[Taxacom] considerations for erecting (or sinking) higher taxa

Ken Kinman kinman at hotmail.com
Thu Oct 4 21:24:00 CDT 2012


Hi Stephen,   
       I agree with your statement about phylogeneticists trying to shove too much into a classification (which is why I often use alpha-numeric coding instead of naming every possible clade).  However, your statement about 10 or fewer species also bothers me.  A higher taxon with just a few living species could have thousands of unknown extinct species, so the age of the taxon is also a big factor.  And one should also consider context and balance.  Picking the number 10 (or any number of species) seems rather arbitrary.  
             ------------------Ken

Date: Thu, 4 Oct 2012 19:00:05 -0700
From: stephen_thorpe at yahoo.co.nz
Subject: Re: [Taxacom] considerations for erecting (or sinking) higher taxa
To: kinman at hotmail.com; msharkey at uky.edu; taxacom at mailman.nhm.ku.edu

It does raise one of the most intractable issues in taxonomy/systematics, i.e. that of lumping/splitting of higher taxa (a different problem than at the species level). My view is that there are far too many genera nowadays. I would collapse whole families (small ones) into single genera. Overly phylogenetically minded people just don't seem to understand that they can still do phylogeny without having to shove it all into a classification. If any higher taxon has fewer than 10 species, and is clearly monophyletic, then it should be a genus, IMHO! If you want to discuss the phylogeny of those 10 or fewer species, then just draw a tree and talk about that ...
 
Stephen





From: Ken Kinman <kinman at hotmail.com>
To: msharkey at uky.edu; "taxacom at mailman.nhm.ku.edu" <taxacom at mailman.nhm.ku.edu> 
Sent: Friday, 5 October 2012 2:49 PM
Subject: Re: [Taxacom] considerations for erecting (or sinking) higher taxa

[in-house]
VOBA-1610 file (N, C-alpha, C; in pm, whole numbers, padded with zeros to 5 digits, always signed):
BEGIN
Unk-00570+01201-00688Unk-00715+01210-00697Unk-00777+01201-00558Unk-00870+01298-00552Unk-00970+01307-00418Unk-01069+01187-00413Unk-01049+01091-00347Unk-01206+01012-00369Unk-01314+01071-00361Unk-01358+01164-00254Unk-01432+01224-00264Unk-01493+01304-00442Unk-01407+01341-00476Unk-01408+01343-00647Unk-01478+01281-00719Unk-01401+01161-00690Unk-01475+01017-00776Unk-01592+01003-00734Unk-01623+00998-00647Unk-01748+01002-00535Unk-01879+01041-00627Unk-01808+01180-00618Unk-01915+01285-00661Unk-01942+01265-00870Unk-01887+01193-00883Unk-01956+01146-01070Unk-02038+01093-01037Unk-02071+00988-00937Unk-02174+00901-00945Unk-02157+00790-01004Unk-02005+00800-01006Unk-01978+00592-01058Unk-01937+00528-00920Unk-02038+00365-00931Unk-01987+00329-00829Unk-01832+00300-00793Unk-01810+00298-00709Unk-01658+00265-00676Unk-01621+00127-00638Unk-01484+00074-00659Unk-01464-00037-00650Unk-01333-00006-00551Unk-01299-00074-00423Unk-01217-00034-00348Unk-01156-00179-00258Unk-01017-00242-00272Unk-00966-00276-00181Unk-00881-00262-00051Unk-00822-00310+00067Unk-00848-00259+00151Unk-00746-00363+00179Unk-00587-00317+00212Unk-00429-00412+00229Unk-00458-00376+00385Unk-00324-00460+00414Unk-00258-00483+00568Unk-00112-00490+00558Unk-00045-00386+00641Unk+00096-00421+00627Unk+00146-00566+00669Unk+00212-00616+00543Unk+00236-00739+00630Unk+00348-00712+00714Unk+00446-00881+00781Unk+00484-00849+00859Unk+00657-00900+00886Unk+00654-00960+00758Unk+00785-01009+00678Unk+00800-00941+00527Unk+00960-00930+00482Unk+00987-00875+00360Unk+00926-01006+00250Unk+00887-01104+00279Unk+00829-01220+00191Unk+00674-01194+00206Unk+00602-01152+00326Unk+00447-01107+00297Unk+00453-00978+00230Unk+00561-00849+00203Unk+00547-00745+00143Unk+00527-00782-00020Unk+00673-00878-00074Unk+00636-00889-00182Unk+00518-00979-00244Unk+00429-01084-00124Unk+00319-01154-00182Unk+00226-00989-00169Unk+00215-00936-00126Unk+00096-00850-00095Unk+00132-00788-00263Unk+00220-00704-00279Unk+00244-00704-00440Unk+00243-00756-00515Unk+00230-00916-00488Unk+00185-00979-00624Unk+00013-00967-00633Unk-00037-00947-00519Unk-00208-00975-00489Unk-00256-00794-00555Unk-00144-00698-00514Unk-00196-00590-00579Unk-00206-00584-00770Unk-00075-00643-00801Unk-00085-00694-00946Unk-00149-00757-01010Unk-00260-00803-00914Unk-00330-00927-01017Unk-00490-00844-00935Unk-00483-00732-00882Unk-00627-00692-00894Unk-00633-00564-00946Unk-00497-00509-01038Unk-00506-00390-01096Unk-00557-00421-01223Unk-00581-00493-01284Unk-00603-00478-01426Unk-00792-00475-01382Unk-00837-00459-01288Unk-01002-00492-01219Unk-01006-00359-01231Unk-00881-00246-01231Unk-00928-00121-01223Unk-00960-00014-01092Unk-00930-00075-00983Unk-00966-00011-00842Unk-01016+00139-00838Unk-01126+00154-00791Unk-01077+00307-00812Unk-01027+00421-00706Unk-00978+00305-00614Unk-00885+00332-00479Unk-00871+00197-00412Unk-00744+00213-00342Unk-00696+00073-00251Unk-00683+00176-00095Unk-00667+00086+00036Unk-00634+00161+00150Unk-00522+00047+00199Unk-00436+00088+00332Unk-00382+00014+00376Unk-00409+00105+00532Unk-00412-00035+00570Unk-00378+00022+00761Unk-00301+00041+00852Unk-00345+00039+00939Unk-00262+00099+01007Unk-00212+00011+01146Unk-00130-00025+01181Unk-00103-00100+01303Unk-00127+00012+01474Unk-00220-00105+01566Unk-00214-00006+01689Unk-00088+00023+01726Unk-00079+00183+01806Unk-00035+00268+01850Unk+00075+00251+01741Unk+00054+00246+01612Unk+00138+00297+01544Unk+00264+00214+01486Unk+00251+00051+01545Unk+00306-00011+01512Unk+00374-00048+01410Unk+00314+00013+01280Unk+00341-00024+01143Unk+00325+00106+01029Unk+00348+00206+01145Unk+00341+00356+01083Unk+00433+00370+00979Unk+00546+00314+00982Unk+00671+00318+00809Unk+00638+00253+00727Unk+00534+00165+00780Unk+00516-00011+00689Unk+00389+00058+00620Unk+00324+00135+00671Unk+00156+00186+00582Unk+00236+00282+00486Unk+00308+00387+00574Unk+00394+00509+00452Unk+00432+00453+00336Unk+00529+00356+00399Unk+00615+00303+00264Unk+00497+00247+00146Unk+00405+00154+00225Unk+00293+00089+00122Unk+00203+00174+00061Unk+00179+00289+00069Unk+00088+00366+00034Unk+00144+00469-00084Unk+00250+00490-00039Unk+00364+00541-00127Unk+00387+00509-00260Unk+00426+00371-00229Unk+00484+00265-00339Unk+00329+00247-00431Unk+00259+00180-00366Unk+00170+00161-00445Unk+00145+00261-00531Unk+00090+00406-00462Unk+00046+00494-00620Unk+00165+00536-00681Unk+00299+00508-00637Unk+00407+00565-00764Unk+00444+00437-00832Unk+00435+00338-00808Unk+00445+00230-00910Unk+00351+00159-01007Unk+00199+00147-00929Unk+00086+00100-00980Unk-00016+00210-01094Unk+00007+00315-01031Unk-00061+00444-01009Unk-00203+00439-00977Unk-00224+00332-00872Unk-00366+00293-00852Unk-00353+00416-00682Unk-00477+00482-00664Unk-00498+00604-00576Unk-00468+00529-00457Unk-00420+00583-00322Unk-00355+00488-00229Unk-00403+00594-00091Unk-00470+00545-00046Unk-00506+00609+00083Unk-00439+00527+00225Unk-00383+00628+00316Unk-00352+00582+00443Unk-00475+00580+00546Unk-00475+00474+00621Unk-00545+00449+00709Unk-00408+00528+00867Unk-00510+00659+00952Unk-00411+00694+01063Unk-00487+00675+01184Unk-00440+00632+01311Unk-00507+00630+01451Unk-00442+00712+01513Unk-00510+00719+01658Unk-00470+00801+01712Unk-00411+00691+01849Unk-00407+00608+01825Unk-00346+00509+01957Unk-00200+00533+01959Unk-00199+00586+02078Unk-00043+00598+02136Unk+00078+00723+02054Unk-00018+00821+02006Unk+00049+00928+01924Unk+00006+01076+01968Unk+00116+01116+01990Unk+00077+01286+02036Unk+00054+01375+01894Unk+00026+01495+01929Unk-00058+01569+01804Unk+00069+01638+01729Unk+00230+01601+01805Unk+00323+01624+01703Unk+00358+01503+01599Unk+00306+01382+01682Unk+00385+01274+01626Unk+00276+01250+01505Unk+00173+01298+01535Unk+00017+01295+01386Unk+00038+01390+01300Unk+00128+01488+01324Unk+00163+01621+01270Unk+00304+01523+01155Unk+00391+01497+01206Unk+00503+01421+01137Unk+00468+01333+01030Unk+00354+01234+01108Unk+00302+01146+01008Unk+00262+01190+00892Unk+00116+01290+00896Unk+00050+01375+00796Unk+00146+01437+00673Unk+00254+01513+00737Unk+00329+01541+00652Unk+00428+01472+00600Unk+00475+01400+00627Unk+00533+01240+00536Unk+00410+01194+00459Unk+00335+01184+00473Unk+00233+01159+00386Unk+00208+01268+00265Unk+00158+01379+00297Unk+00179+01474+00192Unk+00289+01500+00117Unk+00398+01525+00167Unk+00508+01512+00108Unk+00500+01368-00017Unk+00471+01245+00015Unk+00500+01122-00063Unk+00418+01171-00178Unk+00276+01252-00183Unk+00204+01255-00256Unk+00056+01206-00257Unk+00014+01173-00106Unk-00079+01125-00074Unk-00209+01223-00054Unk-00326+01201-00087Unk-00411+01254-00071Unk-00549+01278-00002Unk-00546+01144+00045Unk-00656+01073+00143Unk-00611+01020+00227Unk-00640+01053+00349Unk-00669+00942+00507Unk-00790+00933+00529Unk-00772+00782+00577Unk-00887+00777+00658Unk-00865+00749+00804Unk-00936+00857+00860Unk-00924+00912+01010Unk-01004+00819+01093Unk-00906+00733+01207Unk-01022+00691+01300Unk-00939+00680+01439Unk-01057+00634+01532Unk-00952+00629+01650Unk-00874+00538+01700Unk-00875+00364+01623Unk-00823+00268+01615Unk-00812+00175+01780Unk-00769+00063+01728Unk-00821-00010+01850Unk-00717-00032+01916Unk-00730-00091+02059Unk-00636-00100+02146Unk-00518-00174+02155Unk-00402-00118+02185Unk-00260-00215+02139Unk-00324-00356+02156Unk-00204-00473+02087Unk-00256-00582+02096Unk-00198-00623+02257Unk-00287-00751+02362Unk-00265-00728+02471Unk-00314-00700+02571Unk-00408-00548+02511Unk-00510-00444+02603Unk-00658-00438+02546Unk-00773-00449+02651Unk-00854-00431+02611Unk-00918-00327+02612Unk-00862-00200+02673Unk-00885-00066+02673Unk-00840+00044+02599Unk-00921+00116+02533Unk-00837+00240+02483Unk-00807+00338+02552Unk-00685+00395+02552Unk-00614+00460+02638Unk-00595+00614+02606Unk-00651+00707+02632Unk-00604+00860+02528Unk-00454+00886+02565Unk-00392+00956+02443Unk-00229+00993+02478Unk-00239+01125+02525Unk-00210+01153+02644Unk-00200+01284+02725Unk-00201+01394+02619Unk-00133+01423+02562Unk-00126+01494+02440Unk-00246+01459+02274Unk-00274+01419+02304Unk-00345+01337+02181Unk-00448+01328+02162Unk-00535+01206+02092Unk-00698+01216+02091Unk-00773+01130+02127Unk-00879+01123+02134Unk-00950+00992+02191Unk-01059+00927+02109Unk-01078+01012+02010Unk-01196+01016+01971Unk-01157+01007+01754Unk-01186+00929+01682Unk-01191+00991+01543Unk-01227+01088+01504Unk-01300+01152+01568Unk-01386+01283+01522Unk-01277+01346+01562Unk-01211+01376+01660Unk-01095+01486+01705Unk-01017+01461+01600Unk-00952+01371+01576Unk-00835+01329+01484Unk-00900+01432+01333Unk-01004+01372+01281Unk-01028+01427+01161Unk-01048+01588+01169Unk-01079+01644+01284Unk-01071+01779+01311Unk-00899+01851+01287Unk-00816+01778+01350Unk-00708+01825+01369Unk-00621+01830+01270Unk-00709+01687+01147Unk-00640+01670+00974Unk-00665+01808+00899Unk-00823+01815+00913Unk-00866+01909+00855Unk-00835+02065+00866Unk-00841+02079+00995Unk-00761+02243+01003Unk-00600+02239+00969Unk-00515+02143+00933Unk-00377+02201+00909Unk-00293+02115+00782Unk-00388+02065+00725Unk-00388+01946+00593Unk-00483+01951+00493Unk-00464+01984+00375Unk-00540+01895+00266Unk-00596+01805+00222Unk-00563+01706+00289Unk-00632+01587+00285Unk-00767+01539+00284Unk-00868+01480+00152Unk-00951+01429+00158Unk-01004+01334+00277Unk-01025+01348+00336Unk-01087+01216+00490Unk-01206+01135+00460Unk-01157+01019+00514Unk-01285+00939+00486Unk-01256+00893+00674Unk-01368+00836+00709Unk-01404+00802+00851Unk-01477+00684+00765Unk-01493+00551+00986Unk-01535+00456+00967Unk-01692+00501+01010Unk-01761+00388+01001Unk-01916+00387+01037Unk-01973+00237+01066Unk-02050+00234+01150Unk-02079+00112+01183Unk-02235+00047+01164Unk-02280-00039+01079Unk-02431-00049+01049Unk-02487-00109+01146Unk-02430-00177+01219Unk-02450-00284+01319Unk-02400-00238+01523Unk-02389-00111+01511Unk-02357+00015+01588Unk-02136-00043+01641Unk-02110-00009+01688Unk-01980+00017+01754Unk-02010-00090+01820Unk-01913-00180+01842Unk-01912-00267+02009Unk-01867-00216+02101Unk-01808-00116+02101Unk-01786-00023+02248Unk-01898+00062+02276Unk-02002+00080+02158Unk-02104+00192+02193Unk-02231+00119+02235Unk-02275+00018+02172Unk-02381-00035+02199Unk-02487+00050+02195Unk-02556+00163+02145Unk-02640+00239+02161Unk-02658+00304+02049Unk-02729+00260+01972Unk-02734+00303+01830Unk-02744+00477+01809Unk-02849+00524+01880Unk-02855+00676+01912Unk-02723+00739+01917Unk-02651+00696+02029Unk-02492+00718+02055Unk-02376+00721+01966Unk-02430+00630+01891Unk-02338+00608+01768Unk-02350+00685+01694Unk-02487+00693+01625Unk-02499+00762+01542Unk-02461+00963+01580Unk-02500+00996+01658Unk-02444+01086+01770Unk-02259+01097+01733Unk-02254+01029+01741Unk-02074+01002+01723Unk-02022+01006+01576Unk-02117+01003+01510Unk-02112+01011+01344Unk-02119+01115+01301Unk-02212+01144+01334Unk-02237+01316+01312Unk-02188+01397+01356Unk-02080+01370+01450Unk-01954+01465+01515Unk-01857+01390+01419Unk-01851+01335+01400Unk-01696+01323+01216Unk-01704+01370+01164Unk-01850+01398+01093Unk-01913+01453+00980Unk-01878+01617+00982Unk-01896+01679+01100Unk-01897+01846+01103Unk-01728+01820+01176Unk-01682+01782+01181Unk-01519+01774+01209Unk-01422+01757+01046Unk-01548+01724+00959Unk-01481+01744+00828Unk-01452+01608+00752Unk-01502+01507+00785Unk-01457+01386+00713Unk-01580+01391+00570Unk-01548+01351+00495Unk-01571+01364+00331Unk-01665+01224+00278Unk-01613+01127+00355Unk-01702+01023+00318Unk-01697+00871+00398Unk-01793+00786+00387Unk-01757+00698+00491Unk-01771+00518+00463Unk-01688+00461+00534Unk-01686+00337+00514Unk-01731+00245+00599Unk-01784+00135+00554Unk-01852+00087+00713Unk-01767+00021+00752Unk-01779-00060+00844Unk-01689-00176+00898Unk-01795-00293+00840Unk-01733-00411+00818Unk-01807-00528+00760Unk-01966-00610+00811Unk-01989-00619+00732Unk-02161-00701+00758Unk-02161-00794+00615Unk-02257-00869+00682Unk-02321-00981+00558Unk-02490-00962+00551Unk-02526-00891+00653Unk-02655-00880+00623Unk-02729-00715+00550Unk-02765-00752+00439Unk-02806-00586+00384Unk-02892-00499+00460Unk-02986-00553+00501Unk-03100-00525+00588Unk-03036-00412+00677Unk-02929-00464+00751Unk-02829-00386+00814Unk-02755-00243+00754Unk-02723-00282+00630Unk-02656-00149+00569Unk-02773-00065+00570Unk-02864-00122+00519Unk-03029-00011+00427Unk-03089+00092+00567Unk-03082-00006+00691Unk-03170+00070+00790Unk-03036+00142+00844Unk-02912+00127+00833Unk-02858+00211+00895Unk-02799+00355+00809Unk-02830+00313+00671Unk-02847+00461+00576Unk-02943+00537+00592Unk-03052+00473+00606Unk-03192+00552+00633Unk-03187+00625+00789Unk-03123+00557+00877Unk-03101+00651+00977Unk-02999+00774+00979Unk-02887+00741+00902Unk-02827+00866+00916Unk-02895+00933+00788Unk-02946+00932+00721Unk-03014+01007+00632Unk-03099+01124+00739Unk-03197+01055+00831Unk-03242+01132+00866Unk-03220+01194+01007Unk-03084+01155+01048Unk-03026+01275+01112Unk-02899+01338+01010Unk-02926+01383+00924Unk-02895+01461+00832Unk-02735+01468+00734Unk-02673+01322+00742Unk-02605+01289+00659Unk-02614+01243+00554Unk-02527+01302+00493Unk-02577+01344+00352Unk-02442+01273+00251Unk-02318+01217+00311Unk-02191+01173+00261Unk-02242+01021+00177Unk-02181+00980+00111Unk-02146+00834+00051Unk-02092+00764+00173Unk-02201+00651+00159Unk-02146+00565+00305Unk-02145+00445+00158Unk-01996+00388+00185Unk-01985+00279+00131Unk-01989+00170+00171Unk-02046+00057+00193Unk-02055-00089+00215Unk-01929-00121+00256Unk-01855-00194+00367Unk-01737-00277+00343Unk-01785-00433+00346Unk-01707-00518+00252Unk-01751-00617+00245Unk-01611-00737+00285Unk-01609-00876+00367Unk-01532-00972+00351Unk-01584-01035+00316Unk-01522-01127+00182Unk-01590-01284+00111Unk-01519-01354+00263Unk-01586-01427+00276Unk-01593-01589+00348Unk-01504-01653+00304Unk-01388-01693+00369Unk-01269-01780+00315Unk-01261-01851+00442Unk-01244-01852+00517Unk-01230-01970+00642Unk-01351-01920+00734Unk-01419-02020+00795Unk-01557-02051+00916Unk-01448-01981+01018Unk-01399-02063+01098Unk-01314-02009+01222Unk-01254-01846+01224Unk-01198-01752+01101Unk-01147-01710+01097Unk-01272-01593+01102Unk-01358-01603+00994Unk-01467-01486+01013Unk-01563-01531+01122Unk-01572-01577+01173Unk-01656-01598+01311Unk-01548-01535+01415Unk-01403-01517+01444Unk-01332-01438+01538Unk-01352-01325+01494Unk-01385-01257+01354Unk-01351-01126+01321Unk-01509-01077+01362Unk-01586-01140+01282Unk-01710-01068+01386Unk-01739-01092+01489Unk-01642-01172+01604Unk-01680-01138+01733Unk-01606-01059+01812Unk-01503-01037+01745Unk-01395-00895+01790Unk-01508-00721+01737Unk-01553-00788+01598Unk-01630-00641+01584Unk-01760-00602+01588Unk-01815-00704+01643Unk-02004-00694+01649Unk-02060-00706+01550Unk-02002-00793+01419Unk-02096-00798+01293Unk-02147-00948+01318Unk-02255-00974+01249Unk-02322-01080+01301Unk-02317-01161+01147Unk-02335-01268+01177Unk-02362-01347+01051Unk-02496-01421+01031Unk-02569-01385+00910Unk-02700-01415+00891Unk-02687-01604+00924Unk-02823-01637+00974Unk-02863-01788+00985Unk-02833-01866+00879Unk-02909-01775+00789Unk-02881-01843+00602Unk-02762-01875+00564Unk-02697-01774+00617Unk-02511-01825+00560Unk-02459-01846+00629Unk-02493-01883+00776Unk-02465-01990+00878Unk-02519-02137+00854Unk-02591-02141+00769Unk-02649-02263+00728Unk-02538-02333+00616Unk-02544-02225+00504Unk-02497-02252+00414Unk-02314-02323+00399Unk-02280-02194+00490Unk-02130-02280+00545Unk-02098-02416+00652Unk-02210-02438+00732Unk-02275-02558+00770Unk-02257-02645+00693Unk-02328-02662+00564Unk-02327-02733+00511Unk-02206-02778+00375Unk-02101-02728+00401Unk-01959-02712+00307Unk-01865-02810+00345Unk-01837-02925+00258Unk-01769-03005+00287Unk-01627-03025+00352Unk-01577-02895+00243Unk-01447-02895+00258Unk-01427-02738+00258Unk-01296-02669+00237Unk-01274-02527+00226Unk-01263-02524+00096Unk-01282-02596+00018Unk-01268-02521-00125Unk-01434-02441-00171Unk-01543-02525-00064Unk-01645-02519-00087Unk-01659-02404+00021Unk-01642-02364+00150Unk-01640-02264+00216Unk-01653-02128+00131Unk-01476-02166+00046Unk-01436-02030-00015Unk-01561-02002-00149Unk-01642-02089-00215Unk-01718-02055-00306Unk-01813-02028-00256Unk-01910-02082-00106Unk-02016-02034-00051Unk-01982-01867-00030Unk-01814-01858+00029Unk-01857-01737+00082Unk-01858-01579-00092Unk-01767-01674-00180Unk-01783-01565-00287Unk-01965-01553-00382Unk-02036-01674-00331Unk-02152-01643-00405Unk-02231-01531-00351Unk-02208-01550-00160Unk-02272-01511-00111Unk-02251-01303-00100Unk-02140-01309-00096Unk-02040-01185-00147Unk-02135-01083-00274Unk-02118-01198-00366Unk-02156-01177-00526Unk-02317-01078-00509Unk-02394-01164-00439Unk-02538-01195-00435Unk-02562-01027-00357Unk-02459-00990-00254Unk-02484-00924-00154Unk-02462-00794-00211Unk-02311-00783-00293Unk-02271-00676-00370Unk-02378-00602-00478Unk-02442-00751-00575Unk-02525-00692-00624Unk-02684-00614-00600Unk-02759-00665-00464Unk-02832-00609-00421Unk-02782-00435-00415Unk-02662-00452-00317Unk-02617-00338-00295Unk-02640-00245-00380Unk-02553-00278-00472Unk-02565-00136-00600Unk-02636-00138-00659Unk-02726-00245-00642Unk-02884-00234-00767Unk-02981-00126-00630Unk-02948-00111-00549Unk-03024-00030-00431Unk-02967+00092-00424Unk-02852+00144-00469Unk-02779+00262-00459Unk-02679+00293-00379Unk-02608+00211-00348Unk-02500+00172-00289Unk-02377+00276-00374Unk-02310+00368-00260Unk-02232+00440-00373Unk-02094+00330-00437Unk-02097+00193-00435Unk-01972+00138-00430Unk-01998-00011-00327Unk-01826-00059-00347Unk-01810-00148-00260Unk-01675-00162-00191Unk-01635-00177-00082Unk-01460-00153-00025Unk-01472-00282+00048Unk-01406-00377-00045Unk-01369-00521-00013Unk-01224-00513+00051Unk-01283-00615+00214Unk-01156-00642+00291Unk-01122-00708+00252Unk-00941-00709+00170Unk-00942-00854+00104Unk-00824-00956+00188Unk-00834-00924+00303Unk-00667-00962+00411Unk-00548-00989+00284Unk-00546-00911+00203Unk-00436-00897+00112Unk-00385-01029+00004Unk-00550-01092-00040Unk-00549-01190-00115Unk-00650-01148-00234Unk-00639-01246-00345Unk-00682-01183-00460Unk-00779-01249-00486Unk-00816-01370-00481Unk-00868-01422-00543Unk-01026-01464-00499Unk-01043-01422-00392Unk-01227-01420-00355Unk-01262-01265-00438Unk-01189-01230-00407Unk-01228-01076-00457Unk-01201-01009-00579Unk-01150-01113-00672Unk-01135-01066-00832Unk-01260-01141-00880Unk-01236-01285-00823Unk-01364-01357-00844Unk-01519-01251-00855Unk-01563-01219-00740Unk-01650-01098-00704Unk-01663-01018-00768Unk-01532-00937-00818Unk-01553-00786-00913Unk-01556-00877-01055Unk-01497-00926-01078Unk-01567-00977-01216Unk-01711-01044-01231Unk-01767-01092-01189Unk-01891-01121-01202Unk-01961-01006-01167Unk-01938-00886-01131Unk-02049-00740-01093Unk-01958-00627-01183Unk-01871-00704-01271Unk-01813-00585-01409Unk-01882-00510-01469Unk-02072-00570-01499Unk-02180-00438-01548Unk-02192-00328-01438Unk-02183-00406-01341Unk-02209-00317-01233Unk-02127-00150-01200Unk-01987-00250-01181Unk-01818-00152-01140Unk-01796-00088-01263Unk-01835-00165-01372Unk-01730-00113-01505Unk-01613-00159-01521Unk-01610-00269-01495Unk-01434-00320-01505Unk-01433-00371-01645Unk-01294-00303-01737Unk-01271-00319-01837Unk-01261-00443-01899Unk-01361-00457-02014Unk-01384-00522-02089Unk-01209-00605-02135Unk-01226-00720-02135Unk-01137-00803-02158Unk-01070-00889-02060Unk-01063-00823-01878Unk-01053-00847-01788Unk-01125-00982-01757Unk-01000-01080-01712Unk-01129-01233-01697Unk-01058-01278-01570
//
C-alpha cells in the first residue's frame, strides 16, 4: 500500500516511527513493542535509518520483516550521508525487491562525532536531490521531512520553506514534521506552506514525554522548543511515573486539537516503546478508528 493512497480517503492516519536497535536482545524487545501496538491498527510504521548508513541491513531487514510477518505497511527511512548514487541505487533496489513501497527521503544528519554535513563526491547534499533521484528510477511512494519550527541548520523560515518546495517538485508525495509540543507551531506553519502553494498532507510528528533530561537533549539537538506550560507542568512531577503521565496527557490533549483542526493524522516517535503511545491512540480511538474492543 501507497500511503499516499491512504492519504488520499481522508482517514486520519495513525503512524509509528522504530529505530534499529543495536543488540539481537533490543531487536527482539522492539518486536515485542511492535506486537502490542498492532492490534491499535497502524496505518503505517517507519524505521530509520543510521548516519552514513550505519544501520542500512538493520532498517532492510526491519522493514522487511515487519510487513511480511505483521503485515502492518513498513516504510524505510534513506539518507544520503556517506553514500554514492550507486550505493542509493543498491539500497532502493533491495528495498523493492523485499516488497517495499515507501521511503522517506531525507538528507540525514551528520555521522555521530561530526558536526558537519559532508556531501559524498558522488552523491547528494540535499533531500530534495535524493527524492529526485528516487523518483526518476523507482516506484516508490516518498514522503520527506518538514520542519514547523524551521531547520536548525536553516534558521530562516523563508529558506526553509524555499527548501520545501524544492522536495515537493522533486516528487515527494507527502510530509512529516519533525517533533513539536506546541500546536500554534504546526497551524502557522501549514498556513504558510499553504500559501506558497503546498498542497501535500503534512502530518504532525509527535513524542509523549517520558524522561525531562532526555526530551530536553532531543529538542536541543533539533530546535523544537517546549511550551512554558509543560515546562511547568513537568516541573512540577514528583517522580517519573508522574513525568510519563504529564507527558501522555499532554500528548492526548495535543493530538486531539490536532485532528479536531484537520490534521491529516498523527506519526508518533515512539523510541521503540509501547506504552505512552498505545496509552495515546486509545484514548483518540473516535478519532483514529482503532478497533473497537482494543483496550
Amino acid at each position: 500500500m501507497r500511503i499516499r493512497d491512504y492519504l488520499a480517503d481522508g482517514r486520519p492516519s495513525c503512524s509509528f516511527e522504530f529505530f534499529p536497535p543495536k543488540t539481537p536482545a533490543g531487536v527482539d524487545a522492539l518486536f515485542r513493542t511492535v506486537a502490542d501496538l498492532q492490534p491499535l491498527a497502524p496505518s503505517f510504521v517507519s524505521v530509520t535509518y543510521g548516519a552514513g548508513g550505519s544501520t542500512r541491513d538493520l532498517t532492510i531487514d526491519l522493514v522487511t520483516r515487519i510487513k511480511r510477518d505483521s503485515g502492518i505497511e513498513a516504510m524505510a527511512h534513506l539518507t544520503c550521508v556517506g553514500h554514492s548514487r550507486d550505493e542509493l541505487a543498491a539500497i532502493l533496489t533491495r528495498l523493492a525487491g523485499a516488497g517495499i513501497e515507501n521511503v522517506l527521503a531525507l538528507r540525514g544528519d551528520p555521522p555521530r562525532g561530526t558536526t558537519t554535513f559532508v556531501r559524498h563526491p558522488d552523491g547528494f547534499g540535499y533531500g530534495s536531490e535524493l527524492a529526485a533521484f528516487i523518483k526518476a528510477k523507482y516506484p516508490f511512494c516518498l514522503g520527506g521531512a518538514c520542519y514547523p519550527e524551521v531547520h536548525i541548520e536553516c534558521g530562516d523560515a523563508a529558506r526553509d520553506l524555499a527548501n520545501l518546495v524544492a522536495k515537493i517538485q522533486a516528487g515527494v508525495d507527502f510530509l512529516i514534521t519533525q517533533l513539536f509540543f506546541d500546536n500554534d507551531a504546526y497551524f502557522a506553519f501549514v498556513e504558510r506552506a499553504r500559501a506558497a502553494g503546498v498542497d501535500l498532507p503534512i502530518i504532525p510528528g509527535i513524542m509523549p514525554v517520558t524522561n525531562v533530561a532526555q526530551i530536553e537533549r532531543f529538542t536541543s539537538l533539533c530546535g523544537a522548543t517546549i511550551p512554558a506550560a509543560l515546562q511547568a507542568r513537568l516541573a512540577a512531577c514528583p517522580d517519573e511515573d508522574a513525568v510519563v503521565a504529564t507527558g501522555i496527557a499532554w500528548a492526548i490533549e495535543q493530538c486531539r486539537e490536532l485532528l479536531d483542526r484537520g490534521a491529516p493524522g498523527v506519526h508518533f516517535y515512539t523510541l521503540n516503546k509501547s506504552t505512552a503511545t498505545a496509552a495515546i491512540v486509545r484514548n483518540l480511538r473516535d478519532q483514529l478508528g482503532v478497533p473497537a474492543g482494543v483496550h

Hi Michael, 
          Well, over the years, Ernst Mayr tackled that subject on every taxonomic level from superspecies to Domains and Empires.  You
 might start with the book by Mayr and Ashlock, 1991 (Principles of Systematic Zoology, 2nd Edition) and references therein.  And for a discussion mainly at higher taxonomic levels (Kingdoms, Phyla, and Classes), try Thomas Cavalier-Smith, 1998 ("A Revised Six-Kingdom System of Life"; Biol. Rev. 73:203-266).  They are both adherents of one criterion in particular (Principle of Balance).  However, I believe Mayr did a better overall job with another pair of criteria (maximizing the stability of names whenever possible, without sacrificing informativeness/utility).        
                    ---------------------Ken  
-----------------------------------------------------------------------------------------------------------
> From: msharkey at uky.edu
> To: taxacom at mailman.nhm.ku.edu
> Date: Thu, 4 Oct 2012 18:30:29 +0000
> Subject: [Taxacom] considerations for erecting (or sinking) higher taxa
> 
> Hello all,
> Does anyone have references to papers that discuss criteria for erecting (or sinking) taxa above the species level. (Besides the obvious monophyly).
> Thanks in advance
> Mike
> 
> Michael Sharkey
> Department of Entomology
> University of Kentucky
> Lexington KY 40546-0091
> (859) 257-9364
> msharkey at uky.edu
> www.sharkeylab.org
> 
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